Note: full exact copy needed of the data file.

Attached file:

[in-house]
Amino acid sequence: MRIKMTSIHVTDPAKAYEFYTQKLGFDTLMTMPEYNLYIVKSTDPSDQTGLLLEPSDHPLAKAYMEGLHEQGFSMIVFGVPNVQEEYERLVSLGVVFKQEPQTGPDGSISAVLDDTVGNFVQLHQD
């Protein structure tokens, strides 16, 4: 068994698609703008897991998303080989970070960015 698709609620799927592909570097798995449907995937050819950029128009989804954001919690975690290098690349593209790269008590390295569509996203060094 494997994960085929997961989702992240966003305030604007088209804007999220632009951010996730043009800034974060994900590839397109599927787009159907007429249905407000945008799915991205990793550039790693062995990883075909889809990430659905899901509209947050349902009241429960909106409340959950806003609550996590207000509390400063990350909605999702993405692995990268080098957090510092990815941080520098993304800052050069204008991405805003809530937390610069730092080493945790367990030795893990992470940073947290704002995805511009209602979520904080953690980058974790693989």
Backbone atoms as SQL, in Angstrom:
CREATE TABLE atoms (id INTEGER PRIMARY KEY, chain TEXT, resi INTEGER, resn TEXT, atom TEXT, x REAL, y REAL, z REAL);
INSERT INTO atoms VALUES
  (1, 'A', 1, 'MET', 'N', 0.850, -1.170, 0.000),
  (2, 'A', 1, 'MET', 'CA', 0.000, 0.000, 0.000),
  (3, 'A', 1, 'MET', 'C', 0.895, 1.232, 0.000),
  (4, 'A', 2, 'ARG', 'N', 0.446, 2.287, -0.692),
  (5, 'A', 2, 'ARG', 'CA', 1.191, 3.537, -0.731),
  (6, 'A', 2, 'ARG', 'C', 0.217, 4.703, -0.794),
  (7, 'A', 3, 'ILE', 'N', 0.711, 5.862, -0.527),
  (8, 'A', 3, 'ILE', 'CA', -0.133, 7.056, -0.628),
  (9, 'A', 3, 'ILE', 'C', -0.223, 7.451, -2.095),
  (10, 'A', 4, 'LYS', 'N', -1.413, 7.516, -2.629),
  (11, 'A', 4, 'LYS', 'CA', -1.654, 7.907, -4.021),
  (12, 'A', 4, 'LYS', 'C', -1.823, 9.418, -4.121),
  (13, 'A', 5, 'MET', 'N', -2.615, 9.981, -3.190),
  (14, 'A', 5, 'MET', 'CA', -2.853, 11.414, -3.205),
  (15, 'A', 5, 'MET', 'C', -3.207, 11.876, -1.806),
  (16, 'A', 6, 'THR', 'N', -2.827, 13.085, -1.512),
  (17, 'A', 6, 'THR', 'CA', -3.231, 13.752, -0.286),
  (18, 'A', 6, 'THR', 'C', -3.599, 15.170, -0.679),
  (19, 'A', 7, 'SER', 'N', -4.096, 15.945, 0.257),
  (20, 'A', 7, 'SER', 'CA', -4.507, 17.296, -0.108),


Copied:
[in-house]
Amino acid sequence: MRIKMTSIHVTDPAKAYEFYTQKLGFDTLMTMPEYNLYIVKSTDPSDQTGLLLEPSDHPLAKAYMEGLHEQGFSMIVFGVPNVQEEYERLVSLGVVFKQEPQTGPDGSISAVLDDTVGNFVQLHQD
């Protein structure tokens, strides 16, 4: 068994698609703008897991998303080989970070960015 698709609620799927592909570097798995449907995937050819950029128009989804954001919690975690290098690349593209790269008590390295569509996203060094 494997994960085929997961989702992240966003305030604007088209804007999220632009951010996730043009800034974060994900590839397109599927787009159907007429249905407000945008799915991205990793550039790693062995990883075909889809990430659905899901509209947050349902009241429960909106409340959950806003609550996590207000509390400063990350909605999702993405692995990268080098957090510092990815941080520098993304800052050069204008991405805003809530937390610069730092080493945790367990030795893990992470940073947290704002995805511009209602979520904080953690980058974790693989």
Backbone atoms as SQL, in Angstrom:
CREATE TABLE atoms (id INTEGER PRIMARY KEY, chain TEXT, resi INTEGER, resn TEXT, atom TEXT, x REAL, y REAL, z REAL);
INSERT INTO atoms VALUES
  (1, 'A', 1, 'MET', 'N', 0.850, -1.170, 0.000),
  (2, 'A', 1, 'MET', 'CA', 0.000, 0.000, 0.000),
  (3, 'A', 1, 'MET', 'C', 0.895, 1.232, 0.000),
  (4, 'A', 2, 'ARG', 'N', 0.446, 2.287, -0.692),
  (5, 'A', 2, 'ARG', 'CA', 1.191, 3.537, -0.731),
  (6, 'A', 2, 'ARG', 'C', 0.217, 4.703, -0.794),
  (7, 'A', 3, 'ILE', 'N', 0.711, 5.862, -0.527),
  (8, 'A', 3, 'ILE', 'CA', -0.133, 7.056, -0.628),
  (9, 'A', 3, 'ILE', 'C', -0.223, 7.451, -2.095),
  (10, 'A', 4, 'LYS', 'N', -1.413, 7.516, -2.629),
  (11, 'A', 4, 'LYS', 'CA', -1.654, 7.907, -4.021),
  (12, 'A', 4, 'LYS', 'C', -1.823, 9.418, -4.121),
  (13, 'A', 5, 'MET', 'N', -2.615, 9.981, -3.190),
  (14, 'A', 5, 'MET', 'CA', -2.853, 11.414, -3.205),
  (15, 'A', 5, 'MET', 'C', -3.207, 11.876, -1.806),
  (16, 'A', 6, 'THR', 'N', -2.827, 13.085, -1.512),
  (17, 'A', 6, 'THR', 'CA', -3.231, 13.752, -0.286),
  (18, 'A', 6, 'THR', 'C', -3.599, 15.170, -0.679),
  (19, 'A', 7, 'SER', 'N', -4.096, 15.945, 0.257),
  (20, 'A', 7, 'SER', 'CA', -4.507, 17.296, -0.108),